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Need an estate lawyer? Three times the answer is yes.

Is putting together an estate plan on your summer to-do list? If not, it should be.

Putting together an estate plan is important to everyone, regardless of net worth. If you are uncertain about whether or not a plan can benefit you, ask yourself these three questions:

Do you want to have a say in where your assets go?

Those who die without a will are said to die intestate. This legal term means that you have no say in how your assets are distributed. Instead, the laws of the state determine where your assets go.

There are two primary cons to having the government in charge of your estate. First off, this generally requires that your estate goes through probate. Probate is a court process used to determine what goes where. It can take a good deal of time and money.

Secondly, when a plan is not in place your estate can get hit with a large tax bill. The estate tax that is due can be reduced with a couple of legal tools. One example is a trust. This legal tool allows you to transfer assets into an account managed by a trustee who has a fiduciary duty to meet the terms of the trust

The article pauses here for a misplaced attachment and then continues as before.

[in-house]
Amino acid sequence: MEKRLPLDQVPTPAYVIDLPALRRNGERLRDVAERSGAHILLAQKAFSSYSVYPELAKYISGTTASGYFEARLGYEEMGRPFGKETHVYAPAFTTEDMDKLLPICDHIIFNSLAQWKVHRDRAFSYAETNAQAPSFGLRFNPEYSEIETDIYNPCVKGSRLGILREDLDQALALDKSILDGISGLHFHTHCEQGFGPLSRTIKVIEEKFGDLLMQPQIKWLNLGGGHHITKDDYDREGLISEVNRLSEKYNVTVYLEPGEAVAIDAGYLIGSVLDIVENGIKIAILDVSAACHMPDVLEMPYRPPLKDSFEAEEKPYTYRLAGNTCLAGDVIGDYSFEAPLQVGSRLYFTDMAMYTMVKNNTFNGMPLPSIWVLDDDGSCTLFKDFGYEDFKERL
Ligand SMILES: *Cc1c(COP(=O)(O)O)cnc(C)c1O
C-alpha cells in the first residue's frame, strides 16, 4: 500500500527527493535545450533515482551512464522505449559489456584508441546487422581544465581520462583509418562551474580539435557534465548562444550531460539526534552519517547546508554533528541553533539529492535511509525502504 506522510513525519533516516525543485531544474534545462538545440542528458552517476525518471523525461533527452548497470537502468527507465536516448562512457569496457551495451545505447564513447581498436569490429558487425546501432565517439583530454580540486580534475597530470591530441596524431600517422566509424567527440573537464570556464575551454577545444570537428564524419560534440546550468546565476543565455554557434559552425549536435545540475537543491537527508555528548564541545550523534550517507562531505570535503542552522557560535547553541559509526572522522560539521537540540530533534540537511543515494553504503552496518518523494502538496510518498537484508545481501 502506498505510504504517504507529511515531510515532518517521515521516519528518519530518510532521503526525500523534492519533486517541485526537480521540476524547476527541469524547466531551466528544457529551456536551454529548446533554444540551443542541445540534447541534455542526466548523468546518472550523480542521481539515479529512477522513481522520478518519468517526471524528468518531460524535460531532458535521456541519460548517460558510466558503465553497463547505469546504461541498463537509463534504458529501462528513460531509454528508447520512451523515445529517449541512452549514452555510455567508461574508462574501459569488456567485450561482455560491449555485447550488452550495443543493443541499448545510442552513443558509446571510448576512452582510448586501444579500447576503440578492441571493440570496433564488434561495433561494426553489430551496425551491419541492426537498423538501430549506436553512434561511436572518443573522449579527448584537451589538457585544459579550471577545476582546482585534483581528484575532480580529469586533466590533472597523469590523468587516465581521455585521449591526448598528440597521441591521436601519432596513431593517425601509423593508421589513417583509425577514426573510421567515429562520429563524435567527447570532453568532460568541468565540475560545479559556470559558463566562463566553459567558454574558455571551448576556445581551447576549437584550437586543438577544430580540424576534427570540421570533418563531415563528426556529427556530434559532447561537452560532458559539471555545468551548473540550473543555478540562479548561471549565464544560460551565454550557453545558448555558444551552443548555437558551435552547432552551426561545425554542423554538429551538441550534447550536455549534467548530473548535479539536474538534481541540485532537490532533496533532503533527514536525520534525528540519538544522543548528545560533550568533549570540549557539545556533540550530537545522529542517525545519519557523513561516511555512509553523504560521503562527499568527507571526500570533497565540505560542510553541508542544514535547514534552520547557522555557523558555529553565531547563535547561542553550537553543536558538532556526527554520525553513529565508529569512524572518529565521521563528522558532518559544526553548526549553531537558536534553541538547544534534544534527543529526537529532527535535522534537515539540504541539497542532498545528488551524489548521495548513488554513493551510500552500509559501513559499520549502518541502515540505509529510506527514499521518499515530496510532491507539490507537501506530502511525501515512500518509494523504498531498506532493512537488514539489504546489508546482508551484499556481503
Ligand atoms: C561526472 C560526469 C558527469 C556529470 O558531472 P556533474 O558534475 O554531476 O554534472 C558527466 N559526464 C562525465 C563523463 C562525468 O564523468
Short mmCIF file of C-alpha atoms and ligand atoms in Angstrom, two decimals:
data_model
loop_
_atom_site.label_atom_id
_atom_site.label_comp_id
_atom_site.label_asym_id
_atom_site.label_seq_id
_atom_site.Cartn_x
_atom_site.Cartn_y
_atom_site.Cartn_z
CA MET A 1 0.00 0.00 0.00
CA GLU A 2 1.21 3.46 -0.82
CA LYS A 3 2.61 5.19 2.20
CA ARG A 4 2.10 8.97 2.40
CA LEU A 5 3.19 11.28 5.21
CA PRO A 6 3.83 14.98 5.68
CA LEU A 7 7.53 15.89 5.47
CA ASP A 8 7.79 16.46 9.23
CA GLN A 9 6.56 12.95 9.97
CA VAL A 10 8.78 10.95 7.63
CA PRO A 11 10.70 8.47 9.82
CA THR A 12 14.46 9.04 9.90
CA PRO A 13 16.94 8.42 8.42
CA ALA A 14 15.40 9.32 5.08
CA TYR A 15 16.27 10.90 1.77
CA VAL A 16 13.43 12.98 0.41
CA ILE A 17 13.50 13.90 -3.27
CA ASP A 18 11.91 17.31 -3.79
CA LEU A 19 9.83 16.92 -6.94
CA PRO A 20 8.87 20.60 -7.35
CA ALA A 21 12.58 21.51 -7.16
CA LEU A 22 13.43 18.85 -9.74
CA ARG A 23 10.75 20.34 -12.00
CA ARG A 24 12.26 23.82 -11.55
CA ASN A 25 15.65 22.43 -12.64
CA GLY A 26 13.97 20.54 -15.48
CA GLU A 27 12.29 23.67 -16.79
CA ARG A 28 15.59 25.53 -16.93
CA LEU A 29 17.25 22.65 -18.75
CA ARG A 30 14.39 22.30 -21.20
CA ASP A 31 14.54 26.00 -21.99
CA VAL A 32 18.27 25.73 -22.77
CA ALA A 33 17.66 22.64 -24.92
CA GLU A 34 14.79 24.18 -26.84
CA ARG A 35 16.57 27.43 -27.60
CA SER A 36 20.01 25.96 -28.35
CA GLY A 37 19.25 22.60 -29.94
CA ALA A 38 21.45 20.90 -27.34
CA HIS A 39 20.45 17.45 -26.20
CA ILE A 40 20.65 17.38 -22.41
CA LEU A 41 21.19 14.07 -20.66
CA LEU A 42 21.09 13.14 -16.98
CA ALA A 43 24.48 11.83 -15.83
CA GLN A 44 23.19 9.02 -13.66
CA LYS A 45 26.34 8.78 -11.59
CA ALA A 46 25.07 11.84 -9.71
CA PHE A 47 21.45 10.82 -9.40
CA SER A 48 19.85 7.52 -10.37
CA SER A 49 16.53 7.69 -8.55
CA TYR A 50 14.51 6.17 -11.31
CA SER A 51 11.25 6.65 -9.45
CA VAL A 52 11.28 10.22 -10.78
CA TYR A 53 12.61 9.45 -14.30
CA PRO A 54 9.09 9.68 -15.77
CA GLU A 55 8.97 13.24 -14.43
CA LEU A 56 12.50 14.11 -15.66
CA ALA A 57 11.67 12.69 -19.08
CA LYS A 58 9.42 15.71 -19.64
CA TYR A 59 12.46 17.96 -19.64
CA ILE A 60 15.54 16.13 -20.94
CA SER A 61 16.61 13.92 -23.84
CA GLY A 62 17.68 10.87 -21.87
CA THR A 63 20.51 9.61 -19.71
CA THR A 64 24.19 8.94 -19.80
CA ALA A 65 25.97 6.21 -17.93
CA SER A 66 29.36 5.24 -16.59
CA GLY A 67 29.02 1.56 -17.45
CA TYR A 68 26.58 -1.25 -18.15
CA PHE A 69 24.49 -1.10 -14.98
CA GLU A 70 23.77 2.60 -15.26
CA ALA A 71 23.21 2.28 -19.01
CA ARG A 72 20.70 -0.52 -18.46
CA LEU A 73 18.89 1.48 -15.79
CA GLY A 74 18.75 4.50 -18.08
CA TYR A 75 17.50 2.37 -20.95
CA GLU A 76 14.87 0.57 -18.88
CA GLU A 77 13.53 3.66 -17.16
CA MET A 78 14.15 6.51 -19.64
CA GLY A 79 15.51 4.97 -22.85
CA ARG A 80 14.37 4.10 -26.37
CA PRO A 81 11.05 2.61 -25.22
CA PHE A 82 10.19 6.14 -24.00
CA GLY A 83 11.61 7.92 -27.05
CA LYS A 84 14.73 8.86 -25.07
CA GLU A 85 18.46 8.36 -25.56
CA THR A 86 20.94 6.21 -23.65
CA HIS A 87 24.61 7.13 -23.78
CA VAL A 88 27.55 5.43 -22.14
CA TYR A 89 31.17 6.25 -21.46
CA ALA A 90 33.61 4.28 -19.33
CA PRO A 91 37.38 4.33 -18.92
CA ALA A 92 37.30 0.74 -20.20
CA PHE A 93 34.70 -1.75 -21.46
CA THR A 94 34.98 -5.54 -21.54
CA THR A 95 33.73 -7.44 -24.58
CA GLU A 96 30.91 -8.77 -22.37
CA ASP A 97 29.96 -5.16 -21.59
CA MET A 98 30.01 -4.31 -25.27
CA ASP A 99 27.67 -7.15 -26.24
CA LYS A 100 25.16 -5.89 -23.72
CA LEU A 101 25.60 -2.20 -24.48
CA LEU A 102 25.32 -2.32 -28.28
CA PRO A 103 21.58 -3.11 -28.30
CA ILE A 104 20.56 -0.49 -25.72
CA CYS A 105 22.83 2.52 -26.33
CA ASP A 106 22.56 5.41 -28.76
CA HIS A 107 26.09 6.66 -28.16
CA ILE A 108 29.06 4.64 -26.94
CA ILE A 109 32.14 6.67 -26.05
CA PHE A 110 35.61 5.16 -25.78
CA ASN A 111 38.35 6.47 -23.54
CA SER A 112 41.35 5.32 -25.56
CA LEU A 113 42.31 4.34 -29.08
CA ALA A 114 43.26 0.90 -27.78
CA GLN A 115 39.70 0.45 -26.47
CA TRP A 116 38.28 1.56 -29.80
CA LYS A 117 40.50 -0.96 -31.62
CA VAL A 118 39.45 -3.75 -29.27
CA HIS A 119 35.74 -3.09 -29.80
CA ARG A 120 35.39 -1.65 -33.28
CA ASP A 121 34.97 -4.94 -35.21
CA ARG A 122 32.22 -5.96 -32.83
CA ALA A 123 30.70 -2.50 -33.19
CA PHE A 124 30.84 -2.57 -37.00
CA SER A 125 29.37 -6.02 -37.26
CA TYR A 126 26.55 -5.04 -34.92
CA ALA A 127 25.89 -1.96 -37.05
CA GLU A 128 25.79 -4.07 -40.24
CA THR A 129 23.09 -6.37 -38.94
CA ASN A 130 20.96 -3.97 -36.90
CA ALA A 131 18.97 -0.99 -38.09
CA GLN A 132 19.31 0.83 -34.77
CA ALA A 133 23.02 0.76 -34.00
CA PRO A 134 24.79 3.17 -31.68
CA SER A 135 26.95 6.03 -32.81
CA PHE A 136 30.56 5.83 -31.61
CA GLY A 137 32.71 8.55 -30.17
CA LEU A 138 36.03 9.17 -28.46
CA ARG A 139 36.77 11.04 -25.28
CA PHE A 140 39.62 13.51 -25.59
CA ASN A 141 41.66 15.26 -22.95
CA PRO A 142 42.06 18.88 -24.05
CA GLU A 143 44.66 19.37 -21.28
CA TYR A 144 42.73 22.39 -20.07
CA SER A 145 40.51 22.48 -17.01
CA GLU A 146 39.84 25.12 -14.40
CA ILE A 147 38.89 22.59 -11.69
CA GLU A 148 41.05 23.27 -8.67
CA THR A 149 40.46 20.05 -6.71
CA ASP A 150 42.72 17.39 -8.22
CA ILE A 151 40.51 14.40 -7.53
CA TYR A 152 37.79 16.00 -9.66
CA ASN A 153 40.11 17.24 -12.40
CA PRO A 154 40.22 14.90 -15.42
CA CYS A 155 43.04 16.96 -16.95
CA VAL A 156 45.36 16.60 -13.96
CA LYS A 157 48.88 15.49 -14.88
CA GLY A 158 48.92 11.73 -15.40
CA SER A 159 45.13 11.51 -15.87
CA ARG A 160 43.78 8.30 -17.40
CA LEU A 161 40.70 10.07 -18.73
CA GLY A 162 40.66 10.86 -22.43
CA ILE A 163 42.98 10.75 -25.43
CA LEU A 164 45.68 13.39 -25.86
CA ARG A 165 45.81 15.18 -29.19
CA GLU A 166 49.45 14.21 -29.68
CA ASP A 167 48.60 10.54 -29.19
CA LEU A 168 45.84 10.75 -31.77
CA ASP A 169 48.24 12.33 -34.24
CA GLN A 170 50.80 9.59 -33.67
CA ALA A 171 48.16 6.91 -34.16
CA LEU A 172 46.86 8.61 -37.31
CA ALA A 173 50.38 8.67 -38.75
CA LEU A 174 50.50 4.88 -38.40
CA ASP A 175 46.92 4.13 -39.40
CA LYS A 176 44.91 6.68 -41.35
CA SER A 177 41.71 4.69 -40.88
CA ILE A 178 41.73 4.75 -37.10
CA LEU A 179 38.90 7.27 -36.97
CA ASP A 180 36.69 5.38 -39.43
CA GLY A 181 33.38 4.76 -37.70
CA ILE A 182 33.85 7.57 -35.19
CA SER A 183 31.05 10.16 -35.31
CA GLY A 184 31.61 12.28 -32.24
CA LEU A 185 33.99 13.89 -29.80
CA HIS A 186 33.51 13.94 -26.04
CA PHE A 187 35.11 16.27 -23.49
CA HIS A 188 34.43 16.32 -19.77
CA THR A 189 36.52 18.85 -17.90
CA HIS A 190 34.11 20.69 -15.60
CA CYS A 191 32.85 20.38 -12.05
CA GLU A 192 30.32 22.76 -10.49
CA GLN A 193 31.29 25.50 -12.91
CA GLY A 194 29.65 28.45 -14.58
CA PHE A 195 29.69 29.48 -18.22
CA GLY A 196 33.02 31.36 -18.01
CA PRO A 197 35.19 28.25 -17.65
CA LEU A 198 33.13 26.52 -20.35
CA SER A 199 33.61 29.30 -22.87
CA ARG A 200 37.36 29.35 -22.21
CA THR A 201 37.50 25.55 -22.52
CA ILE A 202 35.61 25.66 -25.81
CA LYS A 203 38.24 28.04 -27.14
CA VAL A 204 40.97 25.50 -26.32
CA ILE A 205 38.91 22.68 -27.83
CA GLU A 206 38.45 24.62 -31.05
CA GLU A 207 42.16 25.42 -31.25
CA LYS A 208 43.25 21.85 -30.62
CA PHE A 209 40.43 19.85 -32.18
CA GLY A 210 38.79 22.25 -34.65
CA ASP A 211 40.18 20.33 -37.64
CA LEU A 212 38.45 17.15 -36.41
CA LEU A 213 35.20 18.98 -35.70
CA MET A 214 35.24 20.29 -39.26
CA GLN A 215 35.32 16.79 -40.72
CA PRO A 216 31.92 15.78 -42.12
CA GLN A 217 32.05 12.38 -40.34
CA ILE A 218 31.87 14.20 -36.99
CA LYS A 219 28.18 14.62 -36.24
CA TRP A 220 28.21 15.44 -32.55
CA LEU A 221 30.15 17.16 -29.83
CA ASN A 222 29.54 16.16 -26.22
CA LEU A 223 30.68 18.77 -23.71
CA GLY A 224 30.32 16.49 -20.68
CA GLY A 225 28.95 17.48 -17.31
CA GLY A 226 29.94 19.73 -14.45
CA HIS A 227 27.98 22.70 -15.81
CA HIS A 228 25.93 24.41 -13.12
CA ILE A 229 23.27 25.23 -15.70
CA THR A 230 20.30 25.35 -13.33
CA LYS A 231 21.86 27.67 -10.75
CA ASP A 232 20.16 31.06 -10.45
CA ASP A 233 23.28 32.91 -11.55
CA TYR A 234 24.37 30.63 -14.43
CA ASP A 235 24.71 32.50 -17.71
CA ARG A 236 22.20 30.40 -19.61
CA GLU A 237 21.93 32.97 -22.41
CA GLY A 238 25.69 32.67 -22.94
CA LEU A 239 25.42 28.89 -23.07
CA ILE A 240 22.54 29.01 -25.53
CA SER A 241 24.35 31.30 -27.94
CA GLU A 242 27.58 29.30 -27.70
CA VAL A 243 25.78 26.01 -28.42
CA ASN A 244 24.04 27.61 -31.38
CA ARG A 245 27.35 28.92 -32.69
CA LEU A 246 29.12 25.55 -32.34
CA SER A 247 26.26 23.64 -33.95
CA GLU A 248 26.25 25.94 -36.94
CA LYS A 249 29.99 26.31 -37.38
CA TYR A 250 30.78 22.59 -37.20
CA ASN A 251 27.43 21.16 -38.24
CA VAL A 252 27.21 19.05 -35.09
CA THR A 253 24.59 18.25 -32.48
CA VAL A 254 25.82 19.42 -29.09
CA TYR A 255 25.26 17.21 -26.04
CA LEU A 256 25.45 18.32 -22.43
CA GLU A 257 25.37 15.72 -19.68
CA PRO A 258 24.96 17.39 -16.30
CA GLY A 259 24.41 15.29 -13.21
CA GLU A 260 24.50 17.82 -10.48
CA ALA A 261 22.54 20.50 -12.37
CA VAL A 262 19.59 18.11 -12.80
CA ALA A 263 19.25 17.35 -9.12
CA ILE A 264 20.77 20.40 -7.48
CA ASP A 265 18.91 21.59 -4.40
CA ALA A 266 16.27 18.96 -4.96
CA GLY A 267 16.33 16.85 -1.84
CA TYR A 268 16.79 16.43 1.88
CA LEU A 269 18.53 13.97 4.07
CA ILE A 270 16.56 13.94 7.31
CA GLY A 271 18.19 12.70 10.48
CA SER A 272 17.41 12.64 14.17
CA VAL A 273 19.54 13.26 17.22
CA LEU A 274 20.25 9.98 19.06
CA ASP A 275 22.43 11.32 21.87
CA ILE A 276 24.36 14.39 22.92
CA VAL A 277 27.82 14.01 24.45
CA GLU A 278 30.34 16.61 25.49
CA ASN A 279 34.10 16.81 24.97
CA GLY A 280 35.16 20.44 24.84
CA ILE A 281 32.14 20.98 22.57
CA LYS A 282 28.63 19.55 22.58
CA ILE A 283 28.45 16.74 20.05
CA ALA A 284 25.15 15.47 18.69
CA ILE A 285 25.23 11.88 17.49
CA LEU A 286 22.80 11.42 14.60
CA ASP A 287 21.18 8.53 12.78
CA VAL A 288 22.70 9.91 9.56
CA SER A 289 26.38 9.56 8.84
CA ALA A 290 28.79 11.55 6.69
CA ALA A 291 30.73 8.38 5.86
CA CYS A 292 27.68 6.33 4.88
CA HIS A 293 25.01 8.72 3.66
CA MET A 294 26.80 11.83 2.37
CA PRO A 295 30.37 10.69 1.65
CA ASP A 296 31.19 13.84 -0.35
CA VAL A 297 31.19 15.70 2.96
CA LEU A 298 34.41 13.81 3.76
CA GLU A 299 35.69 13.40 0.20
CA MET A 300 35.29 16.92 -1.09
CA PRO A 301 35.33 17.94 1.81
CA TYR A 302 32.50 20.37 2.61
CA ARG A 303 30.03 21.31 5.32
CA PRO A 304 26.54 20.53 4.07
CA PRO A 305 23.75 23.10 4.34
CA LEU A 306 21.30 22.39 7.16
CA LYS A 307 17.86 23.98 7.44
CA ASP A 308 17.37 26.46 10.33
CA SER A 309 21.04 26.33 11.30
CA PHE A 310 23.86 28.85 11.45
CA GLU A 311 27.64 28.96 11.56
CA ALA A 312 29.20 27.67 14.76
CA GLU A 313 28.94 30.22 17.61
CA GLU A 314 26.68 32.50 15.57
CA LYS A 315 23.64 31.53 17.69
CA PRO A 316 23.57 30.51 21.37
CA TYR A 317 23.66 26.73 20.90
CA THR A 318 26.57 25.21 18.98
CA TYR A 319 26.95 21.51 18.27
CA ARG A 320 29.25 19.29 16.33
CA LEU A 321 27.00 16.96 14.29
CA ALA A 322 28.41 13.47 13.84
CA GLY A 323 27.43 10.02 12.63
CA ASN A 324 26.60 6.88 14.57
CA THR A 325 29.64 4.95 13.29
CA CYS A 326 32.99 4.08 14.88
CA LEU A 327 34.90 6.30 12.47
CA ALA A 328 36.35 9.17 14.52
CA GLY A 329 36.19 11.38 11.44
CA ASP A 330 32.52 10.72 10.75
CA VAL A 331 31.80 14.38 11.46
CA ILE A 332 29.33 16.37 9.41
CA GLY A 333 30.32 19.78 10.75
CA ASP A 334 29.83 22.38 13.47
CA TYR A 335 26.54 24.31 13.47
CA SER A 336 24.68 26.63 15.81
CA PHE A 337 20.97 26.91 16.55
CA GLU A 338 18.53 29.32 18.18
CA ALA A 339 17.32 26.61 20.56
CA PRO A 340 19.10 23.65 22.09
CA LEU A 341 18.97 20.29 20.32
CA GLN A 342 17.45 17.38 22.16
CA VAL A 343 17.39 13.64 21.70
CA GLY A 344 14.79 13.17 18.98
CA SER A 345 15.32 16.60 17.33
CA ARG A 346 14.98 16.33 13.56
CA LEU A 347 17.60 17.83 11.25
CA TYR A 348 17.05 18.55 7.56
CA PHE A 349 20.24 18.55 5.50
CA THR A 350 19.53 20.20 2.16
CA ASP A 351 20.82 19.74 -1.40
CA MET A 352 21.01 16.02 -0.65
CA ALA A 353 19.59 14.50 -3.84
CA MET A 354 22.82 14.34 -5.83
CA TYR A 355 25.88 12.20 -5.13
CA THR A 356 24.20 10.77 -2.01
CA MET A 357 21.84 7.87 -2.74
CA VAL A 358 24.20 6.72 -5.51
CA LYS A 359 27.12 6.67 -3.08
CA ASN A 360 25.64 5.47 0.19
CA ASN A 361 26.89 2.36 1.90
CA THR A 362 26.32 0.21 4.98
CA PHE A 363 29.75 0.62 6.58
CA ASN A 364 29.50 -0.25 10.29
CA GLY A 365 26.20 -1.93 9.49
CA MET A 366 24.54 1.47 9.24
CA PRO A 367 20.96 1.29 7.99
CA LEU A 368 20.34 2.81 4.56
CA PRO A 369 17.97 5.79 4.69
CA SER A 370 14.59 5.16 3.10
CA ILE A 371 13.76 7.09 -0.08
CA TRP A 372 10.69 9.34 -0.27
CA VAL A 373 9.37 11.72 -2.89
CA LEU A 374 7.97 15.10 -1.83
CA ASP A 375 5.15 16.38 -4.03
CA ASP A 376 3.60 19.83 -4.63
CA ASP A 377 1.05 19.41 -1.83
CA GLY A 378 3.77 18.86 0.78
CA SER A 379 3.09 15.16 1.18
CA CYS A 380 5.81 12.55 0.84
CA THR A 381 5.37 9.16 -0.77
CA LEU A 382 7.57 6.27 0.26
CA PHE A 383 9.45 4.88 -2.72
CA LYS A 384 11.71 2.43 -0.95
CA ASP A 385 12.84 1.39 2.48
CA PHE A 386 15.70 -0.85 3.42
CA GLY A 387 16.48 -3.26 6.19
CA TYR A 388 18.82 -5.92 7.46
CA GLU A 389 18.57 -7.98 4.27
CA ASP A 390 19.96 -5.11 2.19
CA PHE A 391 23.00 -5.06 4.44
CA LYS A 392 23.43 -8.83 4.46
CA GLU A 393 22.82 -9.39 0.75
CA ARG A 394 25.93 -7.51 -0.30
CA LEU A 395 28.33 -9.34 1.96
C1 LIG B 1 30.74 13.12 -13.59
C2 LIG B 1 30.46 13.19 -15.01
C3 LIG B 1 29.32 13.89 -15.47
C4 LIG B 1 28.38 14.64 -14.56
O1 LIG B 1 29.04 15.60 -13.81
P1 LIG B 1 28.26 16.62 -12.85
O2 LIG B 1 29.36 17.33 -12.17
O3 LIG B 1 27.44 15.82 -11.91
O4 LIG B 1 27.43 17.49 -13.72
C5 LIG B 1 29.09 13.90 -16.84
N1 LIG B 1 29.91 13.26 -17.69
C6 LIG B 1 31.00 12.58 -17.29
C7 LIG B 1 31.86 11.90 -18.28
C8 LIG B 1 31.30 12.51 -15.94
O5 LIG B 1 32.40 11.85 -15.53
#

You can tailor the terms of the trust to meet your needs. Trusts can be structured to shelter assets from creditors or to encourage beneficiaries to pursue higher levels of education.

Do you want to have a say in your medical decisions if you are incapacitated?

In addition to outlining how assets are distributed, a well-balanced estate plan should also include documents that outline your medical wishes in the event of incapacitation. This could happen if a car accident, disease, outdoor outing or other excursion results in unconsciousness.

Documents like a living will or advanced health care directive provide guidance in these situations. Instructions can range from taking every measure possible to preserve your life to issuing a do not resuscitate order.

Do you have a child or loved one with special needs?

Those who have a loved one with special needs should also put together an estate plan. Assets may be gifted to these individuals with the best of intentions. However, if not crafted wisely these gifts could do more harm than good.

Those with special needs often benefit from Medicaid and Social Security Disability programs. Gifts that are given outright could result in this individual losing his or her eligibility for involvement in these programs. This can be avoided through the use of a special needs trust

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